Based on my experience fish can be completely inactive at a very cold water temp of say 38F or they can be very aggressive at the same temperature.
This can be confusing but I will try to keep it simple. At any temperature below 45F keep this in mind:
- Dropping temps will shut fish down and they won’t bite.
- Water temps that are stable for hours can be either good or bad for fish activity
- Rising water temps, even one or two degrees can activate the fish and the bugs.
Choosing the Best Time of Day for Winter Fly Fishing
In winter, the air temps and water temps drop overnight and the coldest water is first thing in the morning.
Remember, dropping temps are bad, stable temps are ok, and often as the daytime temps stabilize or start warming the water temps will stabilize.
Later in the morning and early afternoon, the water temps might even get warmer by a degree or two and this is when you want to be on the water.
Take advantage of sunny days during the winter season because these are the days when the water will warm the most and when fish-feeding activity is at its highest.
Monitor water temperatures and choose locations where trout will likely be most active because sometimes as the water warms the fish will move from deeper pools or slow pools into a better and shallower feeding lane.
GUIDE TIP: My best fishing in the winter is between 11 am and 2 pm on sunny days, so sleep in a start late.
Best Winter Fly Fishing Locations
Finding fish during the cold months can be tough because they are rarely in the same spots you caught them in spring, summer, and fall.
Focus on deeper runs and pools where trout tend to school up during colder months.
Often large sections of rivers will be void of fish and the large deep pools will be full.
Trout on many rivers will also migrate from the shallow headwaters down river sometimes over 20 miles to winter over in larger pools.
Also, fish near structures like sunken logs or boulders that offer shelter from strong currents which can make fishing difficult in colder temperatures
Guide Tips and Techniques for Winter Fly Fishing
Here are some winter fly fishing tips from our guides that will help you catch more brown trout and rainbow trout.
- Experiment with different retrieves to test which speeds work best for triggering strikes from the fish in cold weather conditions.
- Take advantage of hatches during colder months, as this is when you can find larger concentrations of trout feeding on emerging insects near the surface of the water. Hatches will often occur on sunny days when the water warms the most
- Fish the spring creeks, or spring water upwelling sections where the groundwater actually warms the river a few degrees.
- Tailwater fisheries are often the best places for fly fishers to catch more trout due to more constant temperature. Tailwater trout feed more here than on the coldest trout streams.
- Tailwater Rivers are also the best chance for dry fly fishing.
- Try lower sections of freestone streams as trout and baitfish will concentrate in these areas.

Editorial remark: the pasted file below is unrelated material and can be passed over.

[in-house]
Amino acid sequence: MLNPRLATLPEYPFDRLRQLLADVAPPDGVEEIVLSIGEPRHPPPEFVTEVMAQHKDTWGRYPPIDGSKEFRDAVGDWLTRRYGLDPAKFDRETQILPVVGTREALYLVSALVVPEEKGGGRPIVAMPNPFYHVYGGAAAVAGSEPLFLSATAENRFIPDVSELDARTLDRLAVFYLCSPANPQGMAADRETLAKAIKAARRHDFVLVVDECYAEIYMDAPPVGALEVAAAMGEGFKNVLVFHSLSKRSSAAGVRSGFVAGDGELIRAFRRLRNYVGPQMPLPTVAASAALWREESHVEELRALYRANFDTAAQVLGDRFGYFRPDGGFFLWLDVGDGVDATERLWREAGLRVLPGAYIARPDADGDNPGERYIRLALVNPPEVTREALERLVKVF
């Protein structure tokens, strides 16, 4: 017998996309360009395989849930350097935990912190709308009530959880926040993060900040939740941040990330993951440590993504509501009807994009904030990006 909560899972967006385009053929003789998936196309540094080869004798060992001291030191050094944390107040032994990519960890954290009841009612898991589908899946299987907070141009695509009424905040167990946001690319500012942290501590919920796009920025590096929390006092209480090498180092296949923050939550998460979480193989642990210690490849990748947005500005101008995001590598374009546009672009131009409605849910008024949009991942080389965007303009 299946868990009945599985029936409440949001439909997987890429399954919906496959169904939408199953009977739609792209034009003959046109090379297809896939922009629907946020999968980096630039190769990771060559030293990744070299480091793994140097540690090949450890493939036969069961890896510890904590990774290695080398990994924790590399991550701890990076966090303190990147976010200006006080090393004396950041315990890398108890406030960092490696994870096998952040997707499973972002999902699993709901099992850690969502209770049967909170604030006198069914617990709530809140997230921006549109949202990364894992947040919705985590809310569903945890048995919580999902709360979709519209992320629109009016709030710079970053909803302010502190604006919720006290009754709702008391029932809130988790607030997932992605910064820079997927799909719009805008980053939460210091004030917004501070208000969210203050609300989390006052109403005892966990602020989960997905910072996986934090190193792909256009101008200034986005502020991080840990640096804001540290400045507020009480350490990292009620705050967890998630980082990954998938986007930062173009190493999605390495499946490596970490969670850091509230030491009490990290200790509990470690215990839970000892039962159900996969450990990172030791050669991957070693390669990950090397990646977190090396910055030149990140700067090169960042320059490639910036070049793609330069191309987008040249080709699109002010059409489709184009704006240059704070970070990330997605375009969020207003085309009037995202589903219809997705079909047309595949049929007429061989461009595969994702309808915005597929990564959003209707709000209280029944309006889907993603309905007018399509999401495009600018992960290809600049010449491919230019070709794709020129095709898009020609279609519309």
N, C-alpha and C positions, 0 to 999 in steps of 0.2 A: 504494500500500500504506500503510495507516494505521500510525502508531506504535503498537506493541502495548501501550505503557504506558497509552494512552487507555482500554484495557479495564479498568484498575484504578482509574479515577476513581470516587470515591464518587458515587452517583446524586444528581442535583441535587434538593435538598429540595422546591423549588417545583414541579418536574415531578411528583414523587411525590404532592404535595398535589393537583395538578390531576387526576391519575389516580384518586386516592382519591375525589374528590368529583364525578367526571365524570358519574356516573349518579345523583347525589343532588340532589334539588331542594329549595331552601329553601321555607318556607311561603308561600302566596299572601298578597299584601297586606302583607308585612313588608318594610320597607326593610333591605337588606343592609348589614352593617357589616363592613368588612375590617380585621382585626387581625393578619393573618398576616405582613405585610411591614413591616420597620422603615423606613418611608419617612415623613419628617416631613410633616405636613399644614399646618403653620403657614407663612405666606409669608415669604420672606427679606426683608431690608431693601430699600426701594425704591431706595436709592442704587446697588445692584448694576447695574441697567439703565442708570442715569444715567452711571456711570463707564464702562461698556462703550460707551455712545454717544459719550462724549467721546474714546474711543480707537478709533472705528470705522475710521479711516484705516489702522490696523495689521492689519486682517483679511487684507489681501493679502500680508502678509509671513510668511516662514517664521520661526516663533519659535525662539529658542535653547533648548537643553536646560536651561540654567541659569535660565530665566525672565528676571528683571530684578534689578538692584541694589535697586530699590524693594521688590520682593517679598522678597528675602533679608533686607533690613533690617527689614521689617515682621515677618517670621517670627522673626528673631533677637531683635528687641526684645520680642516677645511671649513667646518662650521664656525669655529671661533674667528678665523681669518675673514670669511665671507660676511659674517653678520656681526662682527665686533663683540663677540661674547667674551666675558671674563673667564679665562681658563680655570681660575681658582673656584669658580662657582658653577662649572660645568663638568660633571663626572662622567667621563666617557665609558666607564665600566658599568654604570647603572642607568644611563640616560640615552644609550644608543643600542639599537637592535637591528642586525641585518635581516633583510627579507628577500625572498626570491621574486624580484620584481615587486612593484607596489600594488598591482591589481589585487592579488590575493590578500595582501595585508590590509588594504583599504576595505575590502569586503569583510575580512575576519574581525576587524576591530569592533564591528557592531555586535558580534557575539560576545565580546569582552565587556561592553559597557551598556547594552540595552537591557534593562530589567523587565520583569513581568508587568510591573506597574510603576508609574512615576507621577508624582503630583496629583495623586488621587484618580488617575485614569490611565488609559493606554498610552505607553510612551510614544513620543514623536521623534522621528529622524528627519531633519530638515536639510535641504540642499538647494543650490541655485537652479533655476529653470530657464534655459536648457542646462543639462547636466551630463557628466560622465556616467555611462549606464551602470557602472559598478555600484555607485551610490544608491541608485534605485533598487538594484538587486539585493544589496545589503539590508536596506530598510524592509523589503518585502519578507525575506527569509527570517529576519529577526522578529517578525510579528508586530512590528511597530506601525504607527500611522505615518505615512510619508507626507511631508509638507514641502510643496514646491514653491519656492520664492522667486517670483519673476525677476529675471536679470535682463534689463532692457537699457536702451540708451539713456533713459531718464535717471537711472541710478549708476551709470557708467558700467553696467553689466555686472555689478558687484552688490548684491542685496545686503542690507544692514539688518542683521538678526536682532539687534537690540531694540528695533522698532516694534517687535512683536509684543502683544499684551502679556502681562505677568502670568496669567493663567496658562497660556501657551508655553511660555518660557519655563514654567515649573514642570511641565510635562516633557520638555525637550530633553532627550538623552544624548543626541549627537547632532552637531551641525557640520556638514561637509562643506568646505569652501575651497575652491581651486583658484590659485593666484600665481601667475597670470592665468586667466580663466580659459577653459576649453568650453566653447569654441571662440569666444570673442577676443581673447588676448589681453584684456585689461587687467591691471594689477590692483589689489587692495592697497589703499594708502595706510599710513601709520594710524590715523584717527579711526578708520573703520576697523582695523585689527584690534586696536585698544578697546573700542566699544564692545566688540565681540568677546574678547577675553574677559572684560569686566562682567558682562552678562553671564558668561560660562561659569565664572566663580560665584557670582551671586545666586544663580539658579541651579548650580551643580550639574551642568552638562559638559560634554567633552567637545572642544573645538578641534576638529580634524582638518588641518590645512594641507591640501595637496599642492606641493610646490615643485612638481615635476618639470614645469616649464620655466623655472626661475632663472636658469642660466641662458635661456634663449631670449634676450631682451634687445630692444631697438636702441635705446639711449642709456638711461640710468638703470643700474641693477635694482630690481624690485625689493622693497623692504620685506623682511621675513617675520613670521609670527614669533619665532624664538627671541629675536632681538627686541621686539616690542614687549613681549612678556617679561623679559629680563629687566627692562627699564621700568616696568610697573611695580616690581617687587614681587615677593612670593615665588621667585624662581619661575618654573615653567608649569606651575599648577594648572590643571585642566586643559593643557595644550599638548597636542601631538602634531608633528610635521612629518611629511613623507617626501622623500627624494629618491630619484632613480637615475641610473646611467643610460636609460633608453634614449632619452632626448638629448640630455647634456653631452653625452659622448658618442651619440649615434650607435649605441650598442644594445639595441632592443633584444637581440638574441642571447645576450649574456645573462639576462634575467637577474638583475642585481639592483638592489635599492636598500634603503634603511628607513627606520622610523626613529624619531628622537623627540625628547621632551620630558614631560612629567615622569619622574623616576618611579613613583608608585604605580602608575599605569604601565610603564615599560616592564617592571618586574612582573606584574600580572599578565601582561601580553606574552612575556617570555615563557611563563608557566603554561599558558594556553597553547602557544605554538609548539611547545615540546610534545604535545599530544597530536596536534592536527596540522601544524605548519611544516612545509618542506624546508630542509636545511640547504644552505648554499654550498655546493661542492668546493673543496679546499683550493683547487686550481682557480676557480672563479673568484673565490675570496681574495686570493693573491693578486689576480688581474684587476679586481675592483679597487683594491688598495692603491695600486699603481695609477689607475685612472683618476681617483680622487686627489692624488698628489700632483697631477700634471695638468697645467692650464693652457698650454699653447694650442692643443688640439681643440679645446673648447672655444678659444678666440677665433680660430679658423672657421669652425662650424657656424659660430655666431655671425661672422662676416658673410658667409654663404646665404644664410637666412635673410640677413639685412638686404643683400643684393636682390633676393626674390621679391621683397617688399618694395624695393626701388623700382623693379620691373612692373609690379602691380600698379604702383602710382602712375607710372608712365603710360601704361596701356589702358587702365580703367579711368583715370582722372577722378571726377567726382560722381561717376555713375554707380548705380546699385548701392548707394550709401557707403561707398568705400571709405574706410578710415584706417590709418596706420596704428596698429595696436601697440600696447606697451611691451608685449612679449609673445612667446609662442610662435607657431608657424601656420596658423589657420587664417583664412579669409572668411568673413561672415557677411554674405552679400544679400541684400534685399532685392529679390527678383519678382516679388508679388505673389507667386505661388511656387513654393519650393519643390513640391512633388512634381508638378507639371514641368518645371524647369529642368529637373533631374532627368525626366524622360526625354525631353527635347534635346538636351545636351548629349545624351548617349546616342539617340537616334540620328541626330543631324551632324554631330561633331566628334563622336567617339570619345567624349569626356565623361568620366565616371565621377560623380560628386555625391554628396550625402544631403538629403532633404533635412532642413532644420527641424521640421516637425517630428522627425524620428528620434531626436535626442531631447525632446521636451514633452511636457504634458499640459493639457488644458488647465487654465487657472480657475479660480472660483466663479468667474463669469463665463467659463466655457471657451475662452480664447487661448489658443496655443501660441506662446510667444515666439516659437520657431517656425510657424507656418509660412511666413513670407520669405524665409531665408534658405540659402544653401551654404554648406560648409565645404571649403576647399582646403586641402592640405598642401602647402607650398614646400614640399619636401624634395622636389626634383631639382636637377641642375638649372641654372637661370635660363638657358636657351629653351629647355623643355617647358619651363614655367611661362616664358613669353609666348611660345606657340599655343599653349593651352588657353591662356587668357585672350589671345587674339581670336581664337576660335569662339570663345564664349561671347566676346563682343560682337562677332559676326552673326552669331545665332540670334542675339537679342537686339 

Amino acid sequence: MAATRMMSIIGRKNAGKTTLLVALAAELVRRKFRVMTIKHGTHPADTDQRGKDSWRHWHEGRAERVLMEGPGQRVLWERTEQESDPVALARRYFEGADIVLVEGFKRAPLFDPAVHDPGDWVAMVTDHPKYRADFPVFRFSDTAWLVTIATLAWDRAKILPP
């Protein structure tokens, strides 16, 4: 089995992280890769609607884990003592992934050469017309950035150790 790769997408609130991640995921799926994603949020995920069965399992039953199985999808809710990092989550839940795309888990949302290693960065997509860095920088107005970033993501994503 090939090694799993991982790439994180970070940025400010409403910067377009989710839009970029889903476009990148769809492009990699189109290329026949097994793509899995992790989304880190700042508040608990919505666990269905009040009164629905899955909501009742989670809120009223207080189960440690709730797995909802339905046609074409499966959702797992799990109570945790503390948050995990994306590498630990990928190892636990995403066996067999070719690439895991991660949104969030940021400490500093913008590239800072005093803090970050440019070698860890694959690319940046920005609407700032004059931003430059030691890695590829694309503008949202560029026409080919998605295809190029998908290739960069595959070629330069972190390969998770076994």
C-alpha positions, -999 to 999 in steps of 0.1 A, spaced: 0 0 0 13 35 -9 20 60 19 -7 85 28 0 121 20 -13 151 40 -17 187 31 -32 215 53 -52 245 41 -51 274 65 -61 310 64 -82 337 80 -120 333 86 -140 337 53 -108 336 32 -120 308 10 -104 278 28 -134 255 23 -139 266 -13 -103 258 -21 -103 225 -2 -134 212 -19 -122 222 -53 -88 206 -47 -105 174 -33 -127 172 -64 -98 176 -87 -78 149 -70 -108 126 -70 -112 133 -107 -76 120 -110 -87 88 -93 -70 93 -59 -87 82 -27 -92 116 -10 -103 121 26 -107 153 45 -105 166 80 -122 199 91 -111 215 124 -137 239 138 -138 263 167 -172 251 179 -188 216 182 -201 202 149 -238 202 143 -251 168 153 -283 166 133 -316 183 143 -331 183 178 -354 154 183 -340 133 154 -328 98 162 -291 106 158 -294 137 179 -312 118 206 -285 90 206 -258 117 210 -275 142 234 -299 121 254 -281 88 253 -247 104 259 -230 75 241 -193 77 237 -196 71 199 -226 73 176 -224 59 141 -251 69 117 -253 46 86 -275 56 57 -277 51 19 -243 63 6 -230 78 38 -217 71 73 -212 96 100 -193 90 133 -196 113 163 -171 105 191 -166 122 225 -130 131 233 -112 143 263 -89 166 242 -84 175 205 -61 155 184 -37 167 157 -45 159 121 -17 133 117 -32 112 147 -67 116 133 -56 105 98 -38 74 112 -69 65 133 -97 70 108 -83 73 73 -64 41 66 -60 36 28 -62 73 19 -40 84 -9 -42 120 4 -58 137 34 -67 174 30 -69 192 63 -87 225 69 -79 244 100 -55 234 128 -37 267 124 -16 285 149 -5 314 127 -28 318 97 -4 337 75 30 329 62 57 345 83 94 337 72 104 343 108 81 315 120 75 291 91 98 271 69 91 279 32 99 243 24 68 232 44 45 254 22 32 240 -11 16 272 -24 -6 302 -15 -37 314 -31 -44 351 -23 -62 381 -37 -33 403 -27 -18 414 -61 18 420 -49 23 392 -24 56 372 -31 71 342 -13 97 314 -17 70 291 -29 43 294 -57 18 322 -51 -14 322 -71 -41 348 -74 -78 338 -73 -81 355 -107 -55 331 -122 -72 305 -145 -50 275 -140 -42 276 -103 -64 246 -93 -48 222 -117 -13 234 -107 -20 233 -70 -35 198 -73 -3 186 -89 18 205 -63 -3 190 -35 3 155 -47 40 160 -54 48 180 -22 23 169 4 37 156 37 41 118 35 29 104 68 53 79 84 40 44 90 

- A good dead drift is almost always required to entice winter rainbow trout and weary brown trout.
- Because we are handling fly lines, half-finger gloves made of Merino wool are good options
- Trout will feed heavily on midge larvae, aquatic worms, and stonefly nymphs throughout the winter but in early spring try egg patterns.
- If you fly fish in a slow pool or on slow water use a small strike indicator and a small split shot or two but go as small as possible.
- In shallower water with medium speeds do not use a strike indicator as it could spook the fish, instead use Euro nymphing with a Sighter a weighted fly.
- Try adding scent to your flies when ice is present.
Winter Fly Fishing Safety
Falling into the river or breaking through thin ice can be a deadly mistake.
Even slipping on ice and breaking a leg in the winter when nobody is around can be a major issue.
- Don’t put yourself at risk by going beyond your limits when crossing rivers.
- Be extra cautious on shelf ice or ice-covered river and avoid it entirely if possible.
- You can buy slip-on cleats on Amazon or your local sports store and these can be great for traction on the ice, on slippery rocks, and on the trails.
- Know the forecast before you go out to remote rivers.
- Fish with a buddy.
Winter Fishing Regulations
In many areas, winter fishing for trout is not permitted or there are special catch and release, or harvest regulations so before you ish check the local fishing regulations.
Pre-Rig Your Leaders Before Heading Out For A Day Of Winter Fly Fishing
A winter fly fishing tip that you should consider is to pre-rig some of your leader and tippet sections so you don’t need to spend 1o to 20 minutes retying with frozen fingers.
I will pre-tie 2 or 3 rigs and wrap them around a baitholder rig, or even a toilet paper roll.
How Cold Is Too Cold For Fly Fishing?
I have fly fished and caught a lot of big steelhead in the snow at 14F or -10C, and I have guided clients at 8.6F or -13 C and it is still one of their best days on the water with over 13 large steelhead landed.
For me, that is freakin cold, but the steelhead and trout on those days didn’t seem to care. So, how cold is too cold for fly fishing might depend on how much you can tolerate.
Once you get below freezing you will start to experience more complications, but if the fish are still biting, I say go for it.
When guiding, I will usually try to deter my clients from going when the air temps are 3 to 4 degrees below freezing because this is when your rod guides freeze constantly and it’s when slush can start to form, and both of those things make fishing tough.
Winter Fly Fishing Q&A
If you have a question, comment, or some tips you would like to share about winter fly fishing let us know in the comments section below.